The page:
As a kid, I spent more time outside than in.
When summer rolled around, I would only visit my house to use the restroom and occasionally get a good night’s sleep. The neighbor kids and I would make a HUGE list of all the things we could do to fill our time.
Featured prominently on that list was four square.
It’s such a simple game. Yet it is crazy good at improving kids hand-eye coordination and their problem solving skills.
Why problem solving? Well, let me teach you how we play, and you’ll see why.
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A Hard Flat Surface
Four same sized squares, making up one large square. (If the cracks in the driveway don’t work, use caulk to draw the lines.)
Four people occupy one small square each. Designate the “King” position, and then mark a spot for the queen, knight, and pawn, going in a clockwise circle. The “King” is the spot everyone wants to be in.
The King serves the ball to get started. The basic rules are that you if the ball hits your personal square you need to return the ball to any other square without it bouncing on your square again or going out of bounds. If either of those things happen, you’re “out” and you start back at the pawn spot and everyone else scoots up a position.
The tricky part comes with all the extra “no-nos”. I’ve found these rules to be vary drastically with each group of kids I’ve played with. Some classic rules are:
- No “Typewriters”. That means you can’t dribble the ball in someone else’s square as you lean over from your own. They wouldn’t stand a chance.
- No “Skyscrapers”. That means you can’t hit the ball into someone else’s square so hard and at such an angle that it hits the ground and goes flying WAY up in the air. This one is open to some highly contested interpretation. Because obviously, you’re trying to hit it hard and get other people out, but you also can’t make it impossible for others to even try.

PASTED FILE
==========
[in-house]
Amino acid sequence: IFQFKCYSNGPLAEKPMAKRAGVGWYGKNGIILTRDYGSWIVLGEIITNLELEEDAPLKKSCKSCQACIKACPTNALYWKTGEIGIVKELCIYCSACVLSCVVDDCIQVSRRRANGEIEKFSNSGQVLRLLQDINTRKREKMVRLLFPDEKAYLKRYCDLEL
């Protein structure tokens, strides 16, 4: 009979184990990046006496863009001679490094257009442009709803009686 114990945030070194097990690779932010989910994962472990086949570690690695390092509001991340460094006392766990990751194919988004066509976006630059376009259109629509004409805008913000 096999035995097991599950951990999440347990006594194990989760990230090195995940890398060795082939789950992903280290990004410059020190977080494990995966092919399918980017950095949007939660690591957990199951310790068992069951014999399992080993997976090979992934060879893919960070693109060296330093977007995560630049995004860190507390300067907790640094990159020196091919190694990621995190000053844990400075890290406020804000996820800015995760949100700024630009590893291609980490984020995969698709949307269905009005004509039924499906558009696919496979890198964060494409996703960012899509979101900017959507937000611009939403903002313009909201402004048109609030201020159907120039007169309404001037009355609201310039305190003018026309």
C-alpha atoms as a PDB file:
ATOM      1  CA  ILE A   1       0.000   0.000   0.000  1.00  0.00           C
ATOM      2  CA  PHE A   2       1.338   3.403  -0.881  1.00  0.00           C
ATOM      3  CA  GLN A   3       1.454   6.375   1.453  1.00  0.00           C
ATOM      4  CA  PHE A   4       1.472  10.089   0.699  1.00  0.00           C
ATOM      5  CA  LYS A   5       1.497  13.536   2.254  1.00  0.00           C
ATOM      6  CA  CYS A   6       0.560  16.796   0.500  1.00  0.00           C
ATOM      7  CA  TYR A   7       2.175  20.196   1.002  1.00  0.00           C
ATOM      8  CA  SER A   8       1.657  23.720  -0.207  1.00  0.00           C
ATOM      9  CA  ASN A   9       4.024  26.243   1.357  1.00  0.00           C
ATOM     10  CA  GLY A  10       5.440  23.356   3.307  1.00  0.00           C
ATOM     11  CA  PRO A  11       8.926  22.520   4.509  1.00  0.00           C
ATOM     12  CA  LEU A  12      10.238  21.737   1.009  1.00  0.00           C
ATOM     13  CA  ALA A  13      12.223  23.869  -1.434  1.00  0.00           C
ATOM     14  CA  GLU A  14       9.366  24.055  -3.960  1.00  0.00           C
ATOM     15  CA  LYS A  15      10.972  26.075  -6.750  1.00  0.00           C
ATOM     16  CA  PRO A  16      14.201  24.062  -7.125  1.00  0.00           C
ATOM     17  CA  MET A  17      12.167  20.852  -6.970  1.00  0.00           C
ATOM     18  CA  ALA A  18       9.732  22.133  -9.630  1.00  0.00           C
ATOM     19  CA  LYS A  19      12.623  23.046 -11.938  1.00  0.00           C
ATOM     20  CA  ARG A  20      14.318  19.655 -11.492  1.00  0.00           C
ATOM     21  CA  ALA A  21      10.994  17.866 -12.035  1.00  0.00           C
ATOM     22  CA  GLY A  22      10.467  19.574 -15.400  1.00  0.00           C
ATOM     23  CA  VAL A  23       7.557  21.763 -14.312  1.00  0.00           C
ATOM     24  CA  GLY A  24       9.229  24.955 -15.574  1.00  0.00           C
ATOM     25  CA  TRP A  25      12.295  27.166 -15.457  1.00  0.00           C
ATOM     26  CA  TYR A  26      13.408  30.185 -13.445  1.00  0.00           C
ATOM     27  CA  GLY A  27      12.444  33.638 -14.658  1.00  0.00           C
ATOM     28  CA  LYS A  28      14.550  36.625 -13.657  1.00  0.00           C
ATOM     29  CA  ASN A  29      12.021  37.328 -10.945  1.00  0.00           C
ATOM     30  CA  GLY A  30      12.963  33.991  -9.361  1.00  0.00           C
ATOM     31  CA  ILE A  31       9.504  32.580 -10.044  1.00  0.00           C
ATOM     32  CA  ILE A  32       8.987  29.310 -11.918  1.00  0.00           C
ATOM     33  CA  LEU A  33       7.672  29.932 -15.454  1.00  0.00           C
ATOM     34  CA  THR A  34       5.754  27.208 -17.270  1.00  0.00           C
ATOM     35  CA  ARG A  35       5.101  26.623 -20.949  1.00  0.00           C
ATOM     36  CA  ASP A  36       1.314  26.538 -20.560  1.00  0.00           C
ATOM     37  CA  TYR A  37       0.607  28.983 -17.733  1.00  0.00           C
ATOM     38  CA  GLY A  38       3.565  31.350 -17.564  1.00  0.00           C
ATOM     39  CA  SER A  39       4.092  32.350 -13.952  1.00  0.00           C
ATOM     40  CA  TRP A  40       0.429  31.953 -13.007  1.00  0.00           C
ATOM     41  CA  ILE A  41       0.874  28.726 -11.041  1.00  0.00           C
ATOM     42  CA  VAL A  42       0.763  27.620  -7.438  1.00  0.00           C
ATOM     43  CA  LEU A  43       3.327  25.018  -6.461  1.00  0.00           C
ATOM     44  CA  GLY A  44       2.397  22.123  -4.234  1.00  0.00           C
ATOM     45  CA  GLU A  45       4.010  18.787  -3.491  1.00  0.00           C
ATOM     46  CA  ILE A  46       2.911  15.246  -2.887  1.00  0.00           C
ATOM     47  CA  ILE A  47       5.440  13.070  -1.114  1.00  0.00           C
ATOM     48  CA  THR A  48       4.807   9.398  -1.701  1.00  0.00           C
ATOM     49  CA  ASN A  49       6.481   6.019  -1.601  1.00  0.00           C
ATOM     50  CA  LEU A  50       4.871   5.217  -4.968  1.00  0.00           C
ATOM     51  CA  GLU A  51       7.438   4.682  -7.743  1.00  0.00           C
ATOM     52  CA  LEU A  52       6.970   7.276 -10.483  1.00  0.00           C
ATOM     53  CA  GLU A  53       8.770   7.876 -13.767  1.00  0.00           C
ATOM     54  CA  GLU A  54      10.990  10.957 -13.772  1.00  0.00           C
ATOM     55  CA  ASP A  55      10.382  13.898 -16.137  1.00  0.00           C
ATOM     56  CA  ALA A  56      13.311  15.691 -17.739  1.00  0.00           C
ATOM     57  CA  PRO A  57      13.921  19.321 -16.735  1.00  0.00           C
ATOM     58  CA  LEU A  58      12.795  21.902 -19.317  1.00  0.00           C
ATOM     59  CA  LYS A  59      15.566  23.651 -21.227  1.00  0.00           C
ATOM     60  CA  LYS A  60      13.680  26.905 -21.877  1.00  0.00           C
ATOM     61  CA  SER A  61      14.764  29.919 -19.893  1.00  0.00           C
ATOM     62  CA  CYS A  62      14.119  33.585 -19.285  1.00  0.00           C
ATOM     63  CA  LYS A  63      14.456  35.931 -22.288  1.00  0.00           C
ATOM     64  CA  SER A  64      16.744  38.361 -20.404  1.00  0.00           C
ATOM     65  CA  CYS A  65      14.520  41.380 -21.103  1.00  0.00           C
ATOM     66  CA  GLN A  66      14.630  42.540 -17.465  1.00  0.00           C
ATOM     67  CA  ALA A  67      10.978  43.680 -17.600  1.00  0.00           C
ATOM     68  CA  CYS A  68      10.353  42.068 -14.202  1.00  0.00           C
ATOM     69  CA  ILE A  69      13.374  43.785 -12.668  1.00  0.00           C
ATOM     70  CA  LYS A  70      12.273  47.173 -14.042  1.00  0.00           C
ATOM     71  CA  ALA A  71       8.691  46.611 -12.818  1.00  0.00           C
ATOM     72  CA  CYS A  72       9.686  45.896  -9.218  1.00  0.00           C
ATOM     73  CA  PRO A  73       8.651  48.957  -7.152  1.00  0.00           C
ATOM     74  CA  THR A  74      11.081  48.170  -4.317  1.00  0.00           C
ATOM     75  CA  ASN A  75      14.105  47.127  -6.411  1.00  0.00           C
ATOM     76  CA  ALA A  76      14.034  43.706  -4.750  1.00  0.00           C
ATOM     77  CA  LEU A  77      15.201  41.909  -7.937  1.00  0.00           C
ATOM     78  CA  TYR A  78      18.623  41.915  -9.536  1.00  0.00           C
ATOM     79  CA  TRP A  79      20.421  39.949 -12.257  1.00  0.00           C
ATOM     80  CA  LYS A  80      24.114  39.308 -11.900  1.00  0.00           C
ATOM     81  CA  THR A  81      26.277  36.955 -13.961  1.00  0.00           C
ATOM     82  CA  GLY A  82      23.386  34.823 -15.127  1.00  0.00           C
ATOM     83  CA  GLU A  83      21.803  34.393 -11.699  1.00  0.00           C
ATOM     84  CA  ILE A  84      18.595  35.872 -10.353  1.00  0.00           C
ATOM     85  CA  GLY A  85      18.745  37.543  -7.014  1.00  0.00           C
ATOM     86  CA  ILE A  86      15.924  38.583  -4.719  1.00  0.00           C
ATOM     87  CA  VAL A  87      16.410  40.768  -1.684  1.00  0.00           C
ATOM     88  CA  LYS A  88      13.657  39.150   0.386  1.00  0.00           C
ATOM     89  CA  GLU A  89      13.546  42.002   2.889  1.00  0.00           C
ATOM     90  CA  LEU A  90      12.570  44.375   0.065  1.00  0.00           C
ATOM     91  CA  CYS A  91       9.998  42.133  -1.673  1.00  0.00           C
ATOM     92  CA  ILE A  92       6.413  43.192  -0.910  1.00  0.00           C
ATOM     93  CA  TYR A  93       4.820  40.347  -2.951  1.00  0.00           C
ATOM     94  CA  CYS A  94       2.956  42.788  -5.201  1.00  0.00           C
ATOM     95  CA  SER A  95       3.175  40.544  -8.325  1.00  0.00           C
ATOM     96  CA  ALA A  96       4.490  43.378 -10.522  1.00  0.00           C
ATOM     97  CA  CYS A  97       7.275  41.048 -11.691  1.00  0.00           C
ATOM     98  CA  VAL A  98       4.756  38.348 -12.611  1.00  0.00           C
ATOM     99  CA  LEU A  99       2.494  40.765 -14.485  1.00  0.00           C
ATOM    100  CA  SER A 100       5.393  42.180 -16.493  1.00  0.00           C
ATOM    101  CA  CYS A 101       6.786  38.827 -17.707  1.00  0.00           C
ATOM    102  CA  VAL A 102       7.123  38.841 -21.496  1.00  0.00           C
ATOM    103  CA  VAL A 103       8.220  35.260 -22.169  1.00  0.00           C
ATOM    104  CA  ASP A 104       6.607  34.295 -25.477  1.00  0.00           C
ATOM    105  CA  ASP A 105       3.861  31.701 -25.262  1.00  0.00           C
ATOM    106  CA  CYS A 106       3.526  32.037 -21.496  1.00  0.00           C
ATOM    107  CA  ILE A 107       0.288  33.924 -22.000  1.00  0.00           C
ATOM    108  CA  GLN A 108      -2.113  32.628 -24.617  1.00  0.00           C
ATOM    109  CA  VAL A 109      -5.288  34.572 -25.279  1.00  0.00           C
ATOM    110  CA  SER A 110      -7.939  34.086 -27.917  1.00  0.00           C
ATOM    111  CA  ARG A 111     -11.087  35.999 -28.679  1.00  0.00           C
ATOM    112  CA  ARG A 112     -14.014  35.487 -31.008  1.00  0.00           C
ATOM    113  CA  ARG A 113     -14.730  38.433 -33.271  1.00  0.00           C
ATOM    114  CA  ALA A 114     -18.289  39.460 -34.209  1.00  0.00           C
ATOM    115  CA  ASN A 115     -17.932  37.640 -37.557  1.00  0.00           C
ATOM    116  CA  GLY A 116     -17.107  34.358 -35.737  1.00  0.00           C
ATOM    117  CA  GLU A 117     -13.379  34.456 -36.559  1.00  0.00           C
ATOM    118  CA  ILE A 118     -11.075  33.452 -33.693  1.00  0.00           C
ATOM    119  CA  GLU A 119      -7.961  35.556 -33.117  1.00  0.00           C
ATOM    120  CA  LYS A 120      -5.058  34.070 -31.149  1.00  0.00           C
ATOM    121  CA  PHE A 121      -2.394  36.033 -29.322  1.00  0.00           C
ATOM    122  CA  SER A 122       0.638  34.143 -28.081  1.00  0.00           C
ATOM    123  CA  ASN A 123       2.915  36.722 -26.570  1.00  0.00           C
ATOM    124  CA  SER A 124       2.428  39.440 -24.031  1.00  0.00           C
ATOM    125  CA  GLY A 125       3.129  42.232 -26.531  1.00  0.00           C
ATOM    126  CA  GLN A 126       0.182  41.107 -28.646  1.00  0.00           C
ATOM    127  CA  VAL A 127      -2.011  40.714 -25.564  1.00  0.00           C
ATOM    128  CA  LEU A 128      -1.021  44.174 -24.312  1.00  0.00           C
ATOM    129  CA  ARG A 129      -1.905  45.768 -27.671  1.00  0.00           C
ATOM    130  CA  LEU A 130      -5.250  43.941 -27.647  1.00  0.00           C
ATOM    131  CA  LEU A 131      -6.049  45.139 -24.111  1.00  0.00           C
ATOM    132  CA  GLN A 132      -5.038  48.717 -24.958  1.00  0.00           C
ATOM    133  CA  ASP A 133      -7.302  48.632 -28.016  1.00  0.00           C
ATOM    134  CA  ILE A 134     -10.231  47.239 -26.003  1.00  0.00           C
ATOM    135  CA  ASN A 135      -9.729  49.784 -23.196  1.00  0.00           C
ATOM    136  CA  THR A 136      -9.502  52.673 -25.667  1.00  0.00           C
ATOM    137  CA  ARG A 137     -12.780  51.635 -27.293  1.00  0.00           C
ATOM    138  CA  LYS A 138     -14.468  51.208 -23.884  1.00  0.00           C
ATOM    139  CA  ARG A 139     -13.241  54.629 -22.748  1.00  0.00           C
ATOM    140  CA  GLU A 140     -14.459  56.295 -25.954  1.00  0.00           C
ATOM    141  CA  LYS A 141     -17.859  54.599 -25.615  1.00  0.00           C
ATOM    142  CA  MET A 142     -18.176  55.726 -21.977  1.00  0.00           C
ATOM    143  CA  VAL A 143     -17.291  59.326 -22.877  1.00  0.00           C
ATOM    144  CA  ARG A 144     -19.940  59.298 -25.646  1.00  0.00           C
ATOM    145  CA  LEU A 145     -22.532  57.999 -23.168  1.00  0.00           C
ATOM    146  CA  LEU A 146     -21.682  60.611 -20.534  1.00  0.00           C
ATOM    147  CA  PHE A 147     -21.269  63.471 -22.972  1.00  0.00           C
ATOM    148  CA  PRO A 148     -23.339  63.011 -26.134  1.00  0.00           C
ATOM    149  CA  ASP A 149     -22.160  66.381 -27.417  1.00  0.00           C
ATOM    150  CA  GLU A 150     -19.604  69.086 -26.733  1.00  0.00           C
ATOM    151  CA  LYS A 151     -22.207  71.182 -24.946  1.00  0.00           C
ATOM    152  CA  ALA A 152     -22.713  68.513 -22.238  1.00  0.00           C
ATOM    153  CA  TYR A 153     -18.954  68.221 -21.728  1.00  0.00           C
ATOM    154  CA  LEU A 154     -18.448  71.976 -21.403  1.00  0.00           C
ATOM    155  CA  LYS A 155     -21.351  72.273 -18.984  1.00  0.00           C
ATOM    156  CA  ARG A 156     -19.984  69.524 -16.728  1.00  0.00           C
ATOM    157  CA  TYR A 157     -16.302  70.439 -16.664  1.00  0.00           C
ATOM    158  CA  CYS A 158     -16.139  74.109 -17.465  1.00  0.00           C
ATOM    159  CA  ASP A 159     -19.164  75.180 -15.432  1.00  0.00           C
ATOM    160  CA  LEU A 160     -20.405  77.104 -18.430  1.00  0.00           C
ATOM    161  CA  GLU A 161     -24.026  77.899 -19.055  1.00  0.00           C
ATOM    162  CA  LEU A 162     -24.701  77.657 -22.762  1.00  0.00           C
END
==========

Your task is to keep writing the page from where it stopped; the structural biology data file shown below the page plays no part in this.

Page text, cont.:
- No “Rollie Pollies”. That means you can’t hit the ball in such a way that it rolls instead of bounces. This one is often an occasion for a do-over instead of causing someone to be “out”.
Other various rules include not carrying, catching or volleying it. (As a kid, we allowed two air volleys before it had to be returned to the ground.) Some play that you HAVE to allow the ball to bounce in your square before you touch it. I personally hate that rule as it makes the game far more mild. (HA! I’m rather competitive and aggressive.)
Are you confused yet? Well, that’s one of the reasons that four square is SO great for communication and problem solving. No one learns four square the exact same way. Even once the ground rules are established, so much is open for interpretation, that kids will have to learn how to work things out and make compromises that keep everyone happy.
This post is part of a blog hop where a bunch of my blogging buddies share their FAVORITE throwback backyard games and share the magic with their children! Let’s do summer like it’s the 90’s again!!!
So how do YOU play four square???
Meghan | PlaygroundParkbench says
I can’t even count how many hours I spent playing Four Square in elementary and junior high school. It was definitely THE place to be after lunch. Thanks for participating in our Throwback Summer series!
Katy Brown says
Wow! I can’t even tell you how many hours I spent next door in the neighbors driveway playing 4-square. So many memories.